Written by Jeff Nixon – Posted July 28, 2010
As most of you know, we at Fourth and Goal have asked for clarification on the wording of the “Legacy Fund” resolution that was adopted at the March 2010 Former Players NFLPA Convention in Maui, Hawaii.
Today, I received an email from Ray Shoenke (below) where he explained that the qualification criteria in the resolution was different from what he proposed. He said that his motion on the qualification criteria for receiving a Pension increase was intended for all “pre ’93 vested players”.
That is a big difference from the prior wording that said pre’ 93 players AND “players currently receiving a pension” .
On behalf of all former players, I want to thank Ray for clearing this up.
Here is Ray’s email:
I wanted to respond to your recent blog on the “Legacy Fund” Resolution. I proposed the original motion in March 2010 at the Former Players NFLPA Convention in Maui Hawaii. Prior to attending the Convention, I did a fair amount of research on this subject, having discussions with DeMaurice, NFLPA staff, and league officials. The motion was unanimously supported. As the process moved forward the minutes of the Convention were published, along with the Legacy Resolution. The qualification criterion was different than what was proposed. The motion qualification criterion that I made was for “pre ’93 vested players”. At my insistence, follow up conference calls with Chapter Presidents were held to clarify the motion as well as to discuss follow up steps for the Resolution. It was determined by the Chapter Presidents that a letter would be sent to Commissioner Goodell urging his support to set up a Legacy Fund for pre’ 93 players. I have attached a copy of that letter. It was also determined that Cornelius Bennett President of our Board, would send a letter to Congresswoman Linda Sanchez who has been very supportive of us on this issue. Once we gain a response from the Commissioner, we would then determine our next step. To date he has not responded. Jeff, be assured there was never any intention to deny or limit any pre’93 vested players pension rights. The motion was an attempt to provide needed funds for pre ’93 players, nothing more nothing less. I feel strongly that all former NFL players, (NFLPA, NFL Alumni, 4th and Goal, Hall of Fame), all of us should weigh in on this subject on behalf of all pre ’93 players. I would like to count on you for your support. Please feel free to contact me. I would welcome a follow up discussion with you. The President of your Board has my phone number.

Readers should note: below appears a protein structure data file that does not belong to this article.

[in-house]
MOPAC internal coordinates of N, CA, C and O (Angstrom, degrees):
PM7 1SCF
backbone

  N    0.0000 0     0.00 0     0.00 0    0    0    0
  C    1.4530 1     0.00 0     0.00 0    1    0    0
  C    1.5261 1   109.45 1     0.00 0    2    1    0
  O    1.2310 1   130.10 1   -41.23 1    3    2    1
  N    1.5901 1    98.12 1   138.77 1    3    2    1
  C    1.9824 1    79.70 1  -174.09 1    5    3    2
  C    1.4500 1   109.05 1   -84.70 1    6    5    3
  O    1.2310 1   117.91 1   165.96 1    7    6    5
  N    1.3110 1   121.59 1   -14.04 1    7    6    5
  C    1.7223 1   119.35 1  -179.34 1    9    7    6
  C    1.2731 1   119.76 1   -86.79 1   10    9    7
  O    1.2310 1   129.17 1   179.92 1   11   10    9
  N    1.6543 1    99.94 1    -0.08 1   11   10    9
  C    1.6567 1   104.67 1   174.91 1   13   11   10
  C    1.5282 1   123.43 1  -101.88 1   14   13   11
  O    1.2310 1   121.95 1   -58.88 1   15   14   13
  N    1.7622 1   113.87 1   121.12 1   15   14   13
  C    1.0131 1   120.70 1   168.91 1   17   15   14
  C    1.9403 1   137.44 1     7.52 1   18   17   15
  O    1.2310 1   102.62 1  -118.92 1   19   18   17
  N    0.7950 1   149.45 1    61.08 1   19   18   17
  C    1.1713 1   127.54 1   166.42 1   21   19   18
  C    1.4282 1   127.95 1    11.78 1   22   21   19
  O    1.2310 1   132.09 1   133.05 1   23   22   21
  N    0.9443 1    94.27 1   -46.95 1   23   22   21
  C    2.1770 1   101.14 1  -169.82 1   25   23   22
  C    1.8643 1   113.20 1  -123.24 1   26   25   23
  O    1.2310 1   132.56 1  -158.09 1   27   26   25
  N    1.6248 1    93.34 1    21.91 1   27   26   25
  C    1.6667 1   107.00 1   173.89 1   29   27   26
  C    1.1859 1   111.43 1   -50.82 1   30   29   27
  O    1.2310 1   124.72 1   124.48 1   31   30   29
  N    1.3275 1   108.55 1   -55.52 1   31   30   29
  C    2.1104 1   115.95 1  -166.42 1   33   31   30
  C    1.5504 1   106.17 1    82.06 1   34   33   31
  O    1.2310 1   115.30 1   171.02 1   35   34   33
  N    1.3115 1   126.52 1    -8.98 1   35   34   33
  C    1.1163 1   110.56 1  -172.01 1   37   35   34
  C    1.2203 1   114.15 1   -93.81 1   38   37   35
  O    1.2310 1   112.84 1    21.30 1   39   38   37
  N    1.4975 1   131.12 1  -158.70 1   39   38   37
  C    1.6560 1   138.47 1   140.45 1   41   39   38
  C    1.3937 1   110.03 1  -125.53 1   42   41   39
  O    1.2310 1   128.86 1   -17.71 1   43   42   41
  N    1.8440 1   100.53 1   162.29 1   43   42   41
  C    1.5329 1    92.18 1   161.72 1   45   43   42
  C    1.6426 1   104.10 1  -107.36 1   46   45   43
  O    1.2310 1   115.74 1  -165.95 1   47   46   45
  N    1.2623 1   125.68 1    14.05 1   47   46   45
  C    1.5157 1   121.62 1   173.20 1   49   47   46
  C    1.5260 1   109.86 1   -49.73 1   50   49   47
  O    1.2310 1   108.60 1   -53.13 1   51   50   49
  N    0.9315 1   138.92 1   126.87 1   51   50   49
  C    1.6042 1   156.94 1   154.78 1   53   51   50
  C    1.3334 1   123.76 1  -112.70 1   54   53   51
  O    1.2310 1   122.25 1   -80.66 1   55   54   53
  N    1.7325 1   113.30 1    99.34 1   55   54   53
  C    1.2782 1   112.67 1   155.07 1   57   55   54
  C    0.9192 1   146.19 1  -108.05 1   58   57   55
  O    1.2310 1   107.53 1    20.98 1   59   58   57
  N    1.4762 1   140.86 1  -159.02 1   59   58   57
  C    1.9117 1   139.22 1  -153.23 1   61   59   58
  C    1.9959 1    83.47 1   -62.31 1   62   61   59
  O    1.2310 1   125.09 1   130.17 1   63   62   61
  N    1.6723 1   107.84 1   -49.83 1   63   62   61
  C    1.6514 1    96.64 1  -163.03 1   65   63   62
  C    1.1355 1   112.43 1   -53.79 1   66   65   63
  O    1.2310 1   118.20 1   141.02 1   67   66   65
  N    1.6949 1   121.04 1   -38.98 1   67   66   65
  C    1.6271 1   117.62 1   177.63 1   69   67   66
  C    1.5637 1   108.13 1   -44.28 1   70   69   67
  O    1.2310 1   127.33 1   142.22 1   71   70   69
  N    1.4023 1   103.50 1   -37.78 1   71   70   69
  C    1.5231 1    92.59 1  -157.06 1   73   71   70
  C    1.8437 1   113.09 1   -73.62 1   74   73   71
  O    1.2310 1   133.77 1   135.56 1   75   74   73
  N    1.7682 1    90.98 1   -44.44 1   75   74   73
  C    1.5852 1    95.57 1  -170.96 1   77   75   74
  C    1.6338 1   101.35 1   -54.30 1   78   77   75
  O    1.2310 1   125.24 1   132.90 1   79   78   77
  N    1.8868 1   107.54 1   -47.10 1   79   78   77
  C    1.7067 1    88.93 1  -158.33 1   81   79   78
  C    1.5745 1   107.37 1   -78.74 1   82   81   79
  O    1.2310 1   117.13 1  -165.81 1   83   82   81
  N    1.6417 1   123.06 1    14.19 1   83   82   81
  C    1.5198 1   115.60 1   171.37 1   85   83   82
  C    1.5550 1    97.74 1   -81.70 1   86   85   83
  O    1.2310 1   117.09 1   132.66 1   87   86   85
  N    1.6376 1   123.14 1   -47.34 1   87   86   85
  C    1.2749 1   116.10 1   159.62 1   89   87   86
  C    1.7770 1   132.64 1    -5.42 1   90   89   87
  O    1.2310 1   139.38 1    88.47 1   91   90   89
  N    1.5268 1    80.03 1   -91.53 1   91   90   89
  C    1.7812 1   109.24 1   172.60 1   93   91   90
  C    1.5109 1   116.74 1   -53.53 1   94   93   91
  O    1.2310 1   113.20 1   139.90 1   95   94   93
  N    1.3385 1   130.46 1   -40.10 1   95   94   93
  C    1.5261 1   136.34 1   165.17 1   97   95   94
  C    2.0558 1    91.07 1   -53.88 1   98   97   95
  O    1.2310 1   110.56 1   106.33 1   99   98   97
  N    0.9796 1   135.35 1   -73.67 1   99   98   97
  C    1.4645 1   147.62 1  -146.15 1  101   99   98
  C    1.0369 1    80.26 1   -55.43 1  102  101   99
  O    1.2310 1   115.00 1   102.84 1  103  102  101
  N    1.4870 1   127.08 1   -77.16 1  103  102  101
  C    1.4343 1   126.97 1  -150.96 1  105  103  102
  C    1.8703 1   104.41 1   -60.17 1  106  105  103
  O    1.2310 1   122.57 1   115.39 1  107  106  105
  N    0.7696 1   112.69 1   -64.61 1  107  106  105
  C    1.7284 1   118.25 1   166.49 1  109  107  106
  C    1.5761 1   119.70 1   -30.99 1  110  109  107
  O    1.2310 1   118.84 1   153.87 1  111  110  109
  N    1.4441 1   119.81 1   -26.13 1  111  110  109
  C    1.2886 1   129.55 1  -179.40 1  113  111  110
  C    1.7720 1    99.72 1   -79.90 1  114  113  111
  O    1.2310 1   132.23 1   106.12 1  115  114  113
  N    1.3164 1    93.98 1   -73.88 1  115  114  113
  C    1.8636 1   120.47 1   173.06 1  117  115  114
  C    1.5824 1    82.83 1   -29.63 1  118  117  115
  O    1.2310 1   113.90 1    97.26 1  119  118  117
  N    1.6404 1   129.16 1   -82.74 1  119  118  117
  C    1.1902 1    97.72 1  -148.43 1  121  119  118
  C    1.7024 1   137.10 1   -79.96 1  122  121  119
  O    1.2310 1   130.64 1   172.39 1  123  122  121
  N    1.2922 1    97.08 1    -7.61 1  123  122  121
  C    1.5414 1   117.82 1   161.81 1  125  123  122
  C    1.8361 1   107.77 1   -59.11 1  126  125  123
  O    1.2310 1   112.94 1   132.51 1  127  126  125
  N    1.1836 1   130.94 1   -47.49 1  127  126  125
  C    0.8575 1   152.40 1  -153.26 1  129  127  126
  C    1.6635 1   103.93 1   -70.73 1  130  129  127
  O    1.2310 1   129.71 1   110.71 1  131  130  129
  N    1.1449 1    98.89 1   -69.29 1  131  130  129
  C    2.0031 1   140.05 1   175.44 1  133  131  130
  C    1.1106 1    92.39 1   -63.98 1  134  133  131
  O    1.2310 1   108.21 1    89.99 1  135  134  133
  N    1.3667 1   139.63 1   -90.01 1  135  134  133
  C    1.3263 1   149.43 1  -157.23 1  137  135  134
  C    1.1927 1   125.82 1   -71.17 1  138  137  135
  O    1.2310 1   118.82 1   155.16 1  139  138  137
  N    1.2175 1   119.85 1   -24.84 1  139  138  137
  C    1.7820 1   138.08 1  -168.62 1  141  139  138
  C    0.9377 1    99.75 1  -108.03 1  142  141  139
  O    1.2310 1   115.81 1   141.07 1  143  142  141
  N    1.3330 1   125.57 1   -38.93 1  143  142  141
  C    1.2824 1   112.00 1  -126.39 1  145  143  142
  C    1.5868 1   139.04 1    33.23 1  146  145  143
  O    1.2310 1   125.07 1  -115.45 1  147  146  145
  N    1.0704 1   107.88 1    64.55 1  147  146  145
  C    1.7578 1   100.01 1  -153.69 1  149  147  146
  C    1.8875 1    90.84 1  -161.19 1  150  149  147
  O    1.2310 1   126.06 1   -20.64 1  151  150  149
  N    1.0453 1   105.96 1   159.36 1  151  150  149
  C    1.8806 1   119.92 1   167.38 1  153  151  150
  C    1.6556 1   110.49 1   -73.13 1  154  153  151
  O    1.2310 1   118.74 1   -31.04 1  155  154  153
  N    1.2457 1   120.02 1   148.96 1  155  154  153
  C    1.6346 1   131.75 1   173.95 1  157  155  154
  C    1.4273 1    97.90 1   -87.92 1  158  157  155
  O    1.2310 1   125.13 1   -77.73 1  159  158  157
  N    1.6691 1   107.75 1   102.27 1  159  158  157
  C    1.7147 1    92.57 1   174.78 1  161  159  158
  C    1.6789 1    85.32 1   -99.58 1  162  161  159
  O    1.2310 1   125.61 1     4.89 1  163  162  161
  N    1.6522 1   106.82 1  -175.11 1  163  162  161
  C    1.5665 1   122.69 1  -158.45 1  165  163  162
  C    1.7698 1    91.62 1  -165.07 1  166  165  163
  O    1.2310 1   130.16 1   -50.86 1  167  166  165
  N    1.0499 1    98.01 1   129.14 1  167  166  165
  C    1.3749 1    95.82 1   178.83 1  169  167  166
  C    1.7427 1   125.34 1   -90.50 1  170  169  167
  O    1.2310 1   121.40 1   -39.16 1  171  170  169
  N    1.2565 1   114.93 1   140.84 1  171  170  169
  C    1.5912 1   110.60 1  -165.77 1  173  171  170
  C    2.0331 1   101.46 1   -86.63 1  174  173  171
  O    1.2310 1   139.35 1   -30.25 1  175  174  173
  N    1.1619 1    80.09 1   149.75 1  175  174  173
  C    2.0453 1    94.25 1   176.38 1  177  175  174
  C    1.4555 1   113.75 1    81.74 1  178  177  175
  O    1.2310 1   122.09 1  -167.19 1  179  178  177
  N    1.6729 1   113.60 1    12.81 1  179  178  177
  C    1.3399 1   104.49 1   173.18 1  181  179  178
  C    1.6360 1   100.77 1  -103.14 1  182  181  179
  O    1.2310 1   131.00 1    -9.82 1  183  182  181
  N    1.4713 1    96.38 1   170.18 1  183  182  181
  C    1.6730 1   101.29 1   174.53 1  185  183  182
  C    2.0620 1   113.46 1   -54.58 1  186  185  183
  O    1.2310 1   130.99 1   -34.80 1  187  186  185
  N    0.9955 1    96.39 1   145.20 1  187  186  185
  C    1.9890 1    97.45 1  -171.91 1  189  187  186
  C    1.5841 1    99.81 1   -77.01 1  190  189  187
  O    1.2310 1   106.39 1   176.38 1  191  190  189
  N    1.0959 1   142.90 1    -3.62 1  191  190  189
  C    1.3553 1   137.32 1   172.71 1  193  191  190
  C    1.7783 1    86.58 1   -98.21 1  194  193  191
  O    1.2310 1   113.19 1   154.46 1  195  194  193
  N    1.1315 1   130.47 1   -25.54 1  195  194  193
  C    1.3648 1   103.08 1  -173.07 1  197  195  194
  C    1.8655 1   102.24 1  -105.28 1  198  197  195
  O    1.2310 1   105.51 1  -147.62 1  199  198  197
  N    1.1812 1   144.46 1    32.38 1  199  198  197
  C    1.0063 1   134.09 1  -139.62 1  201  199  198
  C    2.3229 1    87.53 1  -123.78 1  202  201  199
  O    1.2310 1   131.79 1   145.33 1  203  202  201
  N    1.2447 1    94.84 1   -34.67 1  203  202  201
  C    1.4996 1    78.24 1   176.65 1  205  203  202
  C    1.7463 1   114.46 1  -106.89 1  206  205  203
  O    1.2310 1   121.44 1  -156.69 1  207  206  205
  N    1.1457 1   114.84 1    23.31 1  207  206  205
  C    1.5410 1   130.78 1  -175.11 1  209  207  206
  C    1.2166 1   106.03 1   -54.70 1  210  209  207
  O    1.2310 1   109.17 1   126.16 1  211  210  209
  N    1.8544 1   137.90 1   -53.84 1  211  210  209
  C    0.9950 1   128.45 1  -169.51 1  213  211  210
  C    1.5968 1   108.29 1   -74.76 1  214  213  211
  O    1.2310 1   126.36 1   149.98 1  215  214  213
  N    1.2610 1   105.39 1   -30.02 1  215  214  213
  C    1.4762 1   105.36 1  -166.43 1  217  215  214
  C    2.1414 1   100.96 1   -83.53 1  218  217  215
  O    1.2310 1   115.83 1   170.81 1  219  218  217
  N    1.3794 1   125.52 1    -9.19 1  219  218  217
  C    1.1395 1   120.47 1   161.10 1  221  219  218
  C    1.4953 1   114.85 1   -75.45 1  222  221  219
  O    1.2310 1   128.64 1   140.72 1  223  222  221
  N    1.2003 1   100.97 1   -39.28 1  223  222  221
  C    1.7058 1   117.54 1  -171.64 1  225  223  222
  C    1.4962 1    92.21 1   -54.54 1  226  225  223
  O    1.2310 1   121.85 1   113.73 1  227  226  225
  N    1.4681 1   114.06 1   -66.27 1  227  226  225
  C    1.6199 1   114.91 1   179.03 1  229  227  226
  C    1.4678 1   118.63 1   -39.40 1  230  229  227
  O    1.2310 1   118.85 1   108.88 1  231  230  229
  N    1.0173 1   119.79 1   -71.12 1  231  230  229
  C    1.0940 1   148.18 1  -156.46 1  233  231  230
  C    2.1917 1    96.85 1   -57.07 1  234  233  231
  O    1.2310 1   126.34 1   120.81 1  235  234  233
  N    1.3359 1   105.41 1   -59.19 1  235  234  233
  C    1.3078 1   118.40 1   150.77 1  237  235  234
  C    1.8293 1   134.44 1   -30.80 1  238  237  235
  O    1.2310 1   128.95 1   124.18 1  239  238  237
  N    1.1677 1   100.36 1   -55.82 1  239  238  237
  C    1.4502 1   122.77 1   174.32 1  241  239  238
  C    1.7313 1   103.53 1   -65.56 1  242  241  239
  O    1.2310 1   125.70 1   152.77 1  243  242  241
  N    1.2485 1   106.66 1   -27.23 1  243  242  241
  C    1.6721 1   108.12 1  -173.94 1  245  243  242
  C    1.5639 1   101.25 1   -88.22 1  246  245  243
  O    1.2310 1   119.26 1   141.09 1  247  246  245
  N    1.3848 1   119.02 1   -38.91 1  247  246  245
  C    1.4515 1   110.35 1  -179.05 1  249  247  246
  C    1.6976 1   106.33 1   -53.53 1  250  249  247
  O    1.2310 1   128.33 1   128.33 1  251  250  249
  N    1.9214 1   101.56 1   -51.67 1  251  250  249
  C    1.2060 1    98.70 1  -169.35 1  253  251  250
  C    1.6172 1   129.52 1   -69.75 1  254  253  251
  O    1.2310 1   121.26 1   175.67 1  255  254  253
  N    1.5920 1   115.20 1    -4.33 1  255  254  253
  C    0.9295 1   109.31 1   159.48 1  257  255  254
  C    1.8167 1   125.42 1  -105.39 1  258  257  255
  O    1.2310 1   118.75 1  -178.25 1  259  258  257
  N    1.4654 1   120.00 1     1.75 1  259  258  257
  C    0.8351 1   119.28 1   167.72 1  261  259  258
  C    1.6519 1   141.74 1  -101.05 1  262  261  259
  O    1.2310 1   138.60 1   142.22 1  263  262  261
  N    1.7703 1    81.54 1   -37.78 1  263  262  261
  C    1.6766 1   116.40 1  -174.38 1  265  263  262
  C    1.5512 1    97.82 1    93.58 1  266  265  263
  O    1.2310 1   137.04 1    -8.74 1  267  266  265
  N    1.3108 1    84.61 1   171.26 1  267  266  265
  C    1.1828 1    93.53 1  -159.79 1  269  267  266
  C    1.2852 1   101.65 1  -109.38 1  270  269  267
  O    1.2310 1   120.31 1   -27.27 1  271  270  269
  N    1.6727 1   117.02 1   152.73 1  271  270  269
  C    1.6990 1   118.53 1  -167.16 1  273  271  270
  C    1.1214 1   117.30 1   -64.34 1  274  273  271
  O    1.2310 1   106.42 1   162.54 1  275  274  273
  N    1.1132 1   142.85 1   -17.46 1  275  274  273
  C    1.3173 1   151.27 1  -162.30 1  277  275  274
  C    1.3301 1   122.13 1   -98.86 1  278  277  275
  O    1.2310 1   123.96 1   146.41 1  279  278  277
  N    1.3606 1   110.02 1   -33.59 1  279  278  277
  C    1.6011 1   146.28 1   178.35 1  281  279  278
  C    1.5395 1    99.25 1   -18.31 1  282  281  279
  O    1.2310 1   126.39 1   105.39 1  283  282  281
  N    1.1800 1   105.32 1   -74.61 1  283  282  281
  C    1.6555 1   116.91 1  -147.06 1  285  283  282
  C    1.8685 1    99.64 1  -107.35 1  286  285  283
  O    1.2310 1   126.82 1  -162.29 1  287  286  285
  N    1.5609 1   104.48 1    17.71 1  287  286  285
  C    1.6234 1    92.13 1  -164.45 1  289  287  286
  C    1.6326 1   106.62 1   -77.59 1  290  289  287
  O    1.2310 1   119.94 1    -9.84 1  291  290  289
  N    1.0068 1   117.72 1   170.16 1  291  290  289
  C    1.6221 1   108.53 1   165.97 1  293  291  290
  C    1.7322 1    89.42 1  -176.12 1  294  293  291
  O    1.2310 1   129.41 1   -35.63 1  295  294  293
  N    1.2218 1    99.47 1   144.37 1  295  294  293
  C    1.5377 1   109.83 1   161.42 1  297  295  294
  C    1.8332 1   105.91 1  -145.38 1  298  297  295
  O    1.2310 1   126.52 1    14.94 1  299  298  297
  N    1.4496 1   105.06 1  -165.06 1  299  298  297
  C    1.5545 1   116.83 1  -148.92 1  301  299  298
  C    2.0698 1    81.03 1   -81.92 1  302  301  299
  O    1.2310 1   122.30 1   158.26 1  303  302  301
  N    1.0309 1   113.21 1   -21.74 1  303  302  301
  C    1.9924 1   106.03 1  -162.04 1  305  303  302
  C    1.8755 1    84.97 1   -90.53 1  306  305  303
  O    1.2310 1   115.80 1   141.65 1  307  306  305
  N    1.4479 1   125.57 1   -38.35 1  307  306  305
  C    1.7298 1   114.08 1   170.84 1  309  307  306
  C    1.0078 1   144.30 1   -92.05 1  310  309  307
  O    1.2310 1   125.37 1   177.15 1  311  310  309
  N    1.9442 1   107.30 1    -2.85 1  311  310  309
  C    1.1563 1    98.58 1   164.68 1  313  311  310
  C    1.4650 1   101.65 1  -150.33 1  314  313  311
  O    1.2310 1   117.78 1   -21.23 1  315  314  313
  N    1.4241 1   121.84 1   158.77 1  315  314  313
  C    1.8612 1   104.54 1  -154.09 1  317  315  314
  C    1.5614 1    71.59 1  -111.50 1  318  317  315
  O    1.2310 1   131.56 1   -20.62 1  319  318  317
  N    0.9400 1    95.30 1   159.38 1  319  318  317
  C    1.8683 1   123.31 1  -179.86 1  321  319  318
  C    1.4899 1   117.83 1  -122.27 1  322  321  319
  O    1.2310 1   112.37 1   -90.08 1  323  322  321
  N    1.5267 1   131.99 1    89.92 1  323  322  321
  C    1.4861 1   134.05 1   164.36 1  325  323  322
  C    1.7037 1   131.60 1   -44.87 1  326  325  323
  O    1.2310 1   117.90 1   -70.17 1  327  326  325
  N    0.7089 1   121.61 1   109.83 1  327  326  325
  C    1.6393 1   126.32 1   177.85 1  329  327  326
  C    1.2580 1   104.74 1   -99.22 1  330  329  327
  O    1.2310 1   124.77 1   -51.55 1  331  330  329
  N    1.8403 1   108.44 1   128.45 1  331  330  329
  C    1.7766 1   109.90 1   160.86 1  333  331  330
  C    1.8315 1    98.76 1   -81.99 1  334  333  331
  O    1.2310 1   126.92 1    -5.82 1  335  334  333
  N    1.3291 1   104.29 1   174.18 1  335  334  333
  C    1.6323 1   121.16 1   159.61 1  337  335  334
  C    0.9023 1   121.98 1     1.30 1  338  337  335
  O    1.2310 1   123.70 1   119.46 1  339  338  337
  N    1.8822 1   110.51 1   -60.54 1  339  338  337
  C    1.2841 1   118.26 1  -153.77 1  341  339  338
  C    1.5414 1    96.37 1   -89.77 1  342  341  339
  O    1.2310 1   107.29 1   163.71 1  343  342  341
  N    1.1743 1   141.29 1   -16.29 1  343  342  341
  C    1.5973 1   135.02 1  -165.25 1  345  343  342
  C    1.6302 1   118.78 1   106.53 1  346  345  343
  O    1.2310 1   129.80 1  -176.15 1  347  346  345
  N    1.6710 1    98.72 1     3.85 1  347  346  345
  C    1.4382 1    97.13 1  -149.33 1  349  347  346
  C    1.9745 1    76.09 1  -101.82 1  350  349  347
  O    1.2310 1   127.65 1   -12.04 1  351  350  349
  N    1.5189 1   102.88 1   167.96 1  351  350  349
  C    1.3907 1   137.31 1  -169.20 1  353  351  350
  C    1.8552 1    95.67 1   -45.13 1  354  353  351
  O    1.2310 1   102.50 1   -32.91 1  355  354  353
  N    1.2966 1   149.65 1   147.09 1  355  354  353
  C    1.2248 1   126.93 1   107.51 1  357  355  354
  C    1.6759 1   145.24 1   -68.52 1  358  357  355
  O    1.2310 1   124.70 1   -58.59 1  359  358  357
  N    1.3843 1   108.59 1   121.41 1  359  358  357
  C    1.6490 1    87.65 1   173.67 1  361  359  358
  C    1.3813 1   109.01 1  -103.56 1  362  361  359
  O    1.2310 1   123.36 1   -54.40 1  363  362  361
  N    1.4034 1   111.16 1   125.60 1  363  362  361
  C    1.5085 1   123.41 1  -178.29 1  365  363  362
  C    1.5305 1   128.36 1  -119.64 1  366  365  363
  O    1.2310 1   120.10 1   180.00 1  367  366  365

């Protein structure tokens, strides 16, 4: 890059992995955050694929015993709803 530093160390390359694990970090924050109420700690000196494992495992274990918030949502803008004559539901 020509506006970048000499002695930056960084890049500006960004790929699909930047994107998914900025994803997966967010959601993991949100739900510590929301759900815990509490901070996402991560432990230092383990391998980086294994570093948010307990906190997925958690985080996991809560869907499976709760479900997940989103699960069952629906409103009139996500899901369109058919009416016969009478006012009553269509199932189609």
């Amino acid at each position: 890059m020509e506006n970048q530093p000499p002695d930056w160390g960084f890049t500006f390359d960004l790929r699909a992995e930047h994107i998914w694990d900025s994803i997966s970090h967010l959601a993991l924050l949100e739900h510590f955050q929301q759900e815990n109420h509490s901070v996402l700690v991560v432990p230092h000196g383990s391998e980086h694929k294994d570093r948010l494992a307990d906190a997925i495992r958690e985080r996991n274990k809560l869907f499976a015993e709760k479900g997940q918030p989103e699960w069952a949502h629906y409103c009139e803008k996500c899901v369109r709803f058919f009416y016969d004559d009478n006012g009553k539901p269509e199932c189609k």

Dallas Cowboys 1963-63
Washington Redskins 1966-75
With the Resolution wording issue finally put to rest, we can now concentrate on what needs to be done to get former players the Pensions that they deserve. In my discussions with former players, most of them would like a pension that is – at the very least - comparable to what former Major League Baseball players are receiving.
The NFLPA told us they would let us know why MLB Players receive better pensions and they said they would address the issue in a future FAQ (Frequently Asked Questions) on their website. That was a long time ago and we still haven’t heard the answer to that question. They did provide this statement in their current FAQ posting: